Take the 2-minute tour ×
Stack Overflow is a question and answer site for professional and enthusiast programmers. It's 100% free, no registration required.

I'm curios if this can be achieved as I'm currently facing a bug and would like to see if putting a SELECT and an UPDATE in a transaction would fix it (if you're wondering why I'm not posting the code that causes the bug it's because it's a complex environment and I can't post all the influencing factors).

Something that I'm also interested in, related to this, is if you have ever experienced code that had and UPDATE query written after a SELECT query, yet the UPDATE gets executed before the SELECT (with the possibility that the script might run twice ruled out).

share|improve this question
not posting the code that causes the bug it's because it's a complex environment then try reproducing in a simpler environment –  symcbean Jan 10 '12 at 12:53

1 Answer 1

up vote 2 down vote accepted

It depends on what do you mean by a transaction. There are two types of transactions:

  • Implicit transactons: as in INSERT, UPDATE, SELECT, DELETE statements, and in such statements there is no explicit transaction commands, and the database engine will rollback the whole statement if an error happens.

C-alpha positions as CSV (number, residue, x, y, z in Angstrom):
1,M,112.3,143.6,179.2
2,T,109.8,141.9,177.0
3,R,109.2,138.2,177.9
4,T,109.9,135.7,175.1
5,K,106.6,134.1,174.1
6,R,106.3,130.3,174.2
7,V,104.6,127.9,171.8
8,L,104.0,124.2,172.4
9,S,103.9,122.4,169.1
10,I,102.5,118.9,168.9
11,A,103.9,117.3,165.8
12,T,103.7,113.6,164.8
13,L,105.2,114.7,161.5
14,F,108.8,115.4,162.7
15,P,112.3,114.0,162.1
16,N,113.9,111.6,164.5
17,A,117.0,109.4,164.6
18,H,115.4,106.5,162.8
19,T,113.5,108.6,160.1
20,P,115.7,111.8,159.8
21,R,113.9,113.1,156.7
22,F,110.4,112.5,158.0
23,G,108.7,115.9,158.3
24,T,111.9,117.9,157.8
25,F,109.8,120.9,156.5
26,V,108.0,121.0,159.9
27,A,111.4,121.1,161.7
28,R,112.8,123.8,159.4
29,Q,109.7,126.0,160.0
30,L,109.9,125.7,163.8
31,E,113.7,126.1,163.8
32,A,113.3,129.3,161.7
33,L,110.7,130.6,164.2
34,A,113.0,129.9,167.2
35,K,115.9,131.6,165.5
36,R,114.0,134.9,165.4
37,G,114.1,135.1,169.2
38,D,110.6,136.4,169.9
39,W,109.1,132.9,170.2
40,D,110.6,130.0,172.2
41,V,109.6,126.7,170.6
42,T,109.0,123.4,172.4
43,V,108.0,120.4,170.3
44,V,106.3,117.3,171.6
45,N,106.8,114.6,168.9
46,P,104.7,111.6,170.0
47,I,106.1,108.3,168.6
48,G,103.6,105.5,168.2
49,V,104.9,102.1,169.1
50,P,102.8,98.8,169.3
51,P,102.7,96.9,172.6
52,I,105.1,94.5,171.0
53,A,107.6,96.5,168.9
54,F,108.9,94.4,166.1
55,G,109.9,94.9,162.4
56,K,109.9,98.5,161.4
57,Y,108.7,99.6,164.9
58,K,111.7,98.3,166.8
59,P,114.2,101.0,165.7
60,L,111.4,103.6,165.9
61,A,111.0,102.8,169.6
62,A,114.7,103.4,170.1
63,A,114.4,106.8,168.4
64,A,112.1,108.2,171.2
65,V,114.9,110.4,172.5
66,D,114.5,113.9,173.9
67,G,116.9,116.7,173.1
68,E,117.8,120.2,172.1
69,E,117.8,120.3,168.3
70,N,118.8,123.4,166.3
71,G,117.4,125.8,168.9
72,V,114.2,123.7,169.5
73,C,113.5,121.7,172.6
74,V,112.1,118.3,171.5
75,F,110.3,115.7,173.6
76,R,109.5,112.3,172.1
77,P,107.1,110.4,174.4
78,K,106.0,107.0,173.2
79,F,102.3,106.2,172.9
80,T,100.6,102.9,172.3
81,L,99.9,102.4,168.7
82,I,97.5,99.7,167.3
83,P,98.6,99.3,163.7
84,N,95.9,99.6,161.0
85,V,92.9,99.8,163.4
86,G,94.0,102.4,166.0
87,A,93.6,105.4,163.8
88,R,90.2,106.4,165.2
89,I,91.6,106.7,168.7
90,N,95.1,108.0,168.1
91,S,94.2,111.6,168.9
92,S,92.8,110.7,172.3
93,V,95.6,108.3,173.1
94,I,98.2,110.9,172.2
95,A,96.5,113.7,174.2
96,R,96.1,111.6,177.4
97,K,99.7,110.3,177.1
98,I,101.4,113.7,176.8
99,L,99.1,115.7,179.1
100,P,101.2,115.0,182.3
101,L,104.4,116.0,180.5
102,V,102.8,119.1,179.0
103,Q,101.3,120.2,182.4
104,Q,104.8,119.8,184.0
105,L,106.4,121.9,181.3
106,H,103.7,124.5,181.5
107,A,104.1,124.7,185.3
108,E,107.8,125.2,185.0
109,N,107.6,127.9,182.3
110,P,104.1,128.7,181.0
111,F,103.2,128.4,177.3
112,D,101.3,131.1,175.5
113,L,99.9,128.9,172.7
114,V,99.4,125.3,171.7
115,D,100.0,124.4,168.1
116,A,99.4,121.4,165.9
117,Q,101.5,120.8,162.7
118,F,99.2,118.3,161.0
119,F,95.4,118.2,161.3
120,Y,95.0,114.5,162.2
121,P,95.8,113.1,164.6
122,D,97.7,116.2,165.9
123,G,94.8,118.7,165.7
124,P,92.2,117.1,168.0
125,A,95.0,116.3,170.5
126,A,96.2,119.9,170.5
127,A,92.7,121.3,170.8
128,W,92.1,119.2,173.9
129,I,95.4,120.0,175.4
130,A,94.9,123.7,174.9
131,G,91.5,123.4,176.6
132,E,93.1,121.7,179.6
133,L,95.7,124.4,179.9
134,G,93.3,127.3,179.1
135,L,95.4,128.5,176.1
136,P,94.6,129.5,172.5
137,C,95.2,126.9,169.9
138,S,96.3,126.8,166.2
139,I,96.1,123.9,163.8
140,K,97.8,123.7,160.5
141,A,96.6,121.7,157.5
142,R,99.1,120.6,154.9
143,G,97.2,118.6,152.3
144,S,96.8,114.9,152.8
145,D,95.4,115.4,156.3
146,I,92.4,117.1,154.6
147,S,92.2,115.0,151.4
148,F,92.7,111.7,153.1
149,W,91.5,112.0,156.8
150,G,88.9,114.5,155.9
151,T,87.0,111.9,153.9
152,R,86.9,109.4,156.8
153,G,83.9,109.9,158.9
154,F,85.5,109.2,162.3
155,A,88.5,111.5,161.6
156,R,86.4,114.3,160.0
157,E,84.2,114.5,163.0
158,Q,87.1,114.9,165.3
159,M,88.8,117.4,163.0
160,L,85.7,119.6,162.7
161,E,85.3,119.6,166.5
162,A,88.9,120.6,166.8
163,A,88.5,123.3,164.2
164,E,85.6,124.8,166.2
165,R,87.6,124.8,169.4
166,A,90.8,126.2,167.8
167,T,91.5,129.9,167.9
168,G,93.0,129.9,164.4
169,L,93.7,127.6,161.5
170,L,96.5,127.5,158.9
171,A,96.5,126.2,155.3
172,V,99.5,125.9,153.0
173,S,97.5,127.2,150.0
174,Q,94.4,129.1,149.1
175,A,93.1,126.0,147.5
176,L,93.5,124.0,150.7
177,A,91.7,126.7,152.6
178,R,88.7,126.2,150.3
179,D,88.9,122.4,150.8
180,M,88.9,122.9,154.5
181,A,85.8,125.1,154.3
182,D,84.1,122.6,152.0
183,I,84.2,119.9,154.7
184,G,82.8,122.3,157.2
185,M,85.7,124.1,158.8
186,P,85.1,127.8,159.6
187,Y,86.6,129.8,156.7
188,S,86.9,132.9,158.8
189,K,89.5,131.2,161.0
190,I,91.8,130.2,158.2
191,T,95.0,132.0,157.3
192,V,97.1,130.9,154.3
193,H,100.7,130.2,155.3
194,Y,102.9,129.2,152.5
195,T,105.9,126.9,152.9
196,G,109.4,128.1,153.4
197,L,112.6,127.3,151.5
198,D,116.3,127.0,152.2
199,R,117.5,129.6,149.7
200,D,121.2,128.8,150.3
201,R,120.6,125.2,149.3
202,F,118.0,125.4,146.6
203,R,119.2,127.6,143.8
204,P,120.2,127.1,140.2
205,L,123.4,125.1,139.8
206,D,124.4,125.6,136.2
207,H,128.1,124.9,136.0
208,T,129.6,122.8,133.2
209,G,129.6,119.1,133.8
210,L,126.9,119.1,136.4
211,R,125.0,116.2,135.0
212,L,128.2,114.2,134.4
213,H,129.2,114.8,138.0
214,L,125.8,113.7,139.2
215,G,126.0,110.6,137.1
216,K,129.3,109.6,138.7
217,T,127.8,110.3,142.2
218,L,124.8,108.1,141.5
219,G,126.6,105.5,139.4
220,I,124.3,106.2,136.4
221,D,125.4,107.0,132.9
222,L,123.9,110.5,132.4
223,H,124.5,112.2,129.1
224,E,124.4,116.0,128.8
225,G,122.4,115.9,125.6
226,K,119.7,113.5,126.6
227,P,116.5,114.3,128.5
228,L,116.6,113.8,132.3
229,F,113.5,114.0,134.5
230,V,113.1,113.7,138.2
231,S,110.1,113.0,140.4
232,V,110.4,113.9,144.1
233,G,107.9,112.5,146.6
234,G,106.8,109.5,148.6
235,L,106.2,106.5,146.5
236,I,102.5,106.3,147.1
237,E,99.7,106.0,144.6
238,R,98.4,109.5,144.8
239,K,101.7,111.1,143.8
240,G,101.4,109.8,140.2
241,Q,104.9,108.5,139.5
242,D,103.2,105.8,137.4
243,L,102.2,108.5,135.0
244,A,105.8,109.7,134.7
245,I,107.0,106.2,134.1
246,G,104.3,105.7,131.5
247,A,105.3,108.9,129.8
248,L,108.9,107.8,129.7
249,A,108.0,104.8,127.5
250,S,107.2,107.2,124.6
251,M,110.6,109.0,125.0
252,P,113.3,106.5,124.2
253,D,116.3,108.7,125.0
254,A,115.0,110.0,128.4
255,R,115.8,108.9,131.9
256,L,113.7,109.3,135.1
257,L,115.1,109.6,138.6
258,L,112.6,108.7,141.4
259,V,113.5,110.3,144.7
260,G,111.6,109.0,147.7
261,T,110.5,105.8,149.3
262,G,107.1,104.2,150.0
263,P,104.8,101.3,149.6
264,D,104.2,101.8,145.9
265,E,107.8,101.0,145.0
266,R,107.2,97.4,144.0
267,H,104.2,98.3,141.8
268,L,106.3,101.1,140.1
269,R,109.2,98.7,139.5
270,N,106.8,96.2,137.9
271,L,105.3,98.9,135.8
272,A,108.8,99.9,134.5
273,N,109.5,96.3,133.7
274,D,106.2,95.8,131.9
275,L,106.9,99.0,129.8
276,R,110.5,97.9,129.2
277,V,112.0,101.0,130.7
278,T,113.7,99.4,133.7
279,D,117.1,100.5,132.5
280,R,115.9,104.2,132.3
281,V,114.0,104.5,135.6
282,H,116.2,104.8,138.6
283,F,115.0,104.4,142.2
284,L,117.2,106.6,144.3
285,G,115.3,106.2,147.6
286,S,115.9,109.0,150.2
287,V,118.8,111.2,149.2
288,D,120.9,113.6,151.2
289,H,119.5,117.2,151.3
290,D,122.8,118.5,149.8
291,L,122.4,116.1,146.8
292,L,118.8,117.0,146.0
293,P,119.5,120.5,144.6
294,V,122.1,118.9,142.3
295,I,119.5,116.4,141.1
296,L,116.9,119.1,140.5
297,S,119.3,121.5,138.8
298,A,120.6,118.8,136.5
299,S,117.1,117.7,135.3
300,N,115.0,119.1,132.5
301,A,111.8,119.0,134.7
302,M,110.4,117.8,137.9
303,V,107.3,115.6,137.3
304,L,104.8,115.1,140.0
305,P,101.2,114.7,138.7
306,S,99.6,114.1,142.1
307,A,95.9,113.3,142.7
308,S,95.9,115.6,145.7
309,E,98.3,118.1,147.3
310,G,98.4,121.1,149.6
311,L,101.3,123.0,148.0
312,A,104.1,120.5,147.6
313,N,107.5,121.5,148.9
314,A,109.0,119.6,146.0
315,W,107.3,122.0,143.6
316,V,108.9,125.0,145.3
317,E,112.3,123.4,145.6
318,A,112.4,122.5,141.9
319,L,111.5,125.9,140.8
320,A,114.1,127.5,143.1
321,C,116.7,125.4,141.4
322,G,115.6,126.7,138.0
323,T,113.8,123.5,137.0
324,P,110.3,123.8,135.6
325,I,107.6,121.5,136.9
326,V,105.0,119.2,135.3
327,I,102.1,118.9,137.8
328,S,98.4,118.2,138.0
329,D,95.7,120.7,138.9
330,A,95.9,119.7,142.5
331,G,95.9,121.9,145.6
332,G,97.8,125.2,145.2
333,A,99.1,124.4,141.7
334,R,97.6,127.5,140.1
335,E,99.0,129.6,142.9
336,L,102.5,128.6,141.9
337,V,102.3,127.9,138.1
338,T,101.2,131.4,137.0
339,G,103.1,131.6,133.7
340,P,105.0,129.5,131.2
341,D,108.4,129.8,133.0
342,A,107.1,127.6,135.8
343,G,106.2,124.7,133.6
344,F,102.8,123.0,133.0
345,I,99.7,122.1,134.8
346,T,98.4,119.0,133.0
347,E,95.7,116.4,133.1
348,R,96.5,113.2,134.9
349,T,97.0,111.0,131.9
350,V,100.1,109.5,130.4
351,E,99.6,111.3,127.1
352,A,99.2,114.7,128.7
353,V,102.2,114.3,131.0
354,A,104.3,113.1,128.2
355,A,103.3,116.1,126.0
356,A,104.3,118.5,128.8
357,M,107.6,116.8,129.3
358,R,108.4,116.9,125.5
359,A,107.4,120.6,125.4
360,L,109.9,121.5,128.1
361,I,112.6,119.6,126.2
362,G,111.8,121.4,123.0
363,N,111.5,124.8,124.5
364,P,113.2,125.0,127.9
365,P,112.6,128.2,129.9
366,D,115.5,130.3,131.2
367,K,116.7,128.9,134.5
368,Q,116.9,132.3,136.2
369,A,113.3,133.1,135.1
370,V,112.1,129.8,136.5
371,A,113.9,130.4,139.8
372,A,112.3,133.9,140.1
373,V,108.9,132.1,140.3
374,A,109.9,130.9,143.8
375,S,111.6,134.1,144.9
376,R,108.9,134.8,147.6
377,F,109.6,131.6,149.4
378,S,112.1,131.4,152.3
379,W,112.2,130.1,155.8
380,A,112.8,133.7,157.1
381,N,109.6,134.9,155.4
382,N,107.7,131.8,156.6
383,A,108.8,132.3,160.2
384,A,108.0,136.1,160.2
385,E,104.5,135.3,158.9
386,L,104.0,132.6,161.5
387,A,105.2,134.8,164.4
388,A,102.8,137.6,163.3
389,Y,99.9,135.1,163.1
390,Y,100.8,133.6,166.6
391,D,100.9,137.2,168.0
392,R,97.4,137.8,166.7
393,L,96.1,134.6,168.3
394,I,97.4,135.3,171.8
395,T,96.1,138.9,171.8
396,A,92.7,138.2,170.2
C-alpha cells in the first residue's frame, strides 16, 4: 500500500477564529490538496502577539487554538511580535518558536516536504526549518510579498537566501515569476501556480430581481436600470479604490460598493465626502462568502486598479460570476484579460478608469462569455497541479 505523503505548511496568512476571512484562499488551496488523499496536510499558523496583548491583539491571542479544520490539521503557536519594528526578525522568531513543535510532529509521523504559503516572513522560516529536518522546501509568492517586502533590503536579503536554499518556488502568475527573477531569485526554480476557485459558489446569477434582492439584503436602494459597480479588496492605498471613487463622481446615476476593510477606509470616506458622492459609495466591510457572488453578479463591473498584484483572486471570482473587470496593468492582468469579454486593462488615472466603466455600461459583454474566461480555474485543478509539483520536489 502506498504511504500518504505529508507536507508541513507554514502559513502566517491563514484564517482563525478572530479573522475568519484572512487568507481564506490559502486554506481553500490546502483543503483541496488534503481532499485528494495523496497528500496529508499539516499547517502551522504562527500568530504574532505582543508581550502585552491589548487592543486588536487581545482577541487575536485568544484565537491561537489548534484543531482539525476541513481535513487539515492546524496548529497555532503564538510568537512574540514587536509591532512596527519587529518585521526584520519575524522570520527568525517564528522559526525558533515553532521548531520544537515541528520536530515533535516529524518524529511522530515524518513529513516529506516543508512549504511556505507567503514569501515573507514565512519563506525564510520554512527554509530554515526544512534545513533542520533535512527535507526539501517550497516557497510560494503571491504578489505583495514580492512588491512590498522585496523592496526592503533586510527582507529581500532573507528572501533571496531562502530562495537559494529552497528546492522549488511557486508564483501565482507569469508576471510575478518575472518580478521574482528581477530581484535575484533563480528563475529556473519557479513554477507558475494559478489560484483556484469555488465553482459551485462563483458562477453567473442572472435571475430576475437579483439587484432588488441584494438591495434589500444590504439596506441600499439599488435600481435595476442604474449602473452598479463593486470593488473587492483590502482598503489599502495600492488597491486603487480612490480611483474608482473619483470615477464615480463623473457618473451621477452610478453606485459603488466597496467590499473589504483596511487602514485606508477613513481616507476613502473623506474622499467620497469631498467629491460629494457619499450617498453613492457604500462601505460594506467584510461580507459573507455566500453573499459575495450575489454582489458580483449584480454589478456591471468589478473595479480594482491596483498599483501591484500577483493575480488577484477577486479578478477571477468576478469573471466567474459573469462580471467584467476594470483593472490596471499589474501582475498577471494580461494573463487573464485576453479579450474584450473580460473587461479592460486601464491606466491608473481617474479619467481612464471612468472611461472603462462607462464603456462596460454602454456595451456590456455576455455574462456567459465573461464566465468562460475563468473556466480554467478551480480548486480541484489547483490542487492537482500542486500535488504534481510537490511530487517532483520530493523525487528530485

• Explicit Transactions: in such the enclosed statements inside the transaction are executed as a unit and either COMMIT the whole transaction or ROLLBACK .

So you can't have both SELECT and UPDATE inside one query, but you can but them inside a transaction like:

   SELECT * FROM tableName;
   UPDATE table SET something = 'other something' WHERE thirdsomething = @s;

Then Put them in a stored procedure or a UDF.

Note that: SELECT statements do not modify data, so you might not need to enclose it in a transaction, so in your case you will have only UPDATE statement you can just use a stored procedure without a transaction.

share|improve this answer

Your Answer


By posting your answer, you agree to the privacy policy and terms of service.

Not the answer you're looking for? Browse other questions tagged or ask your own question.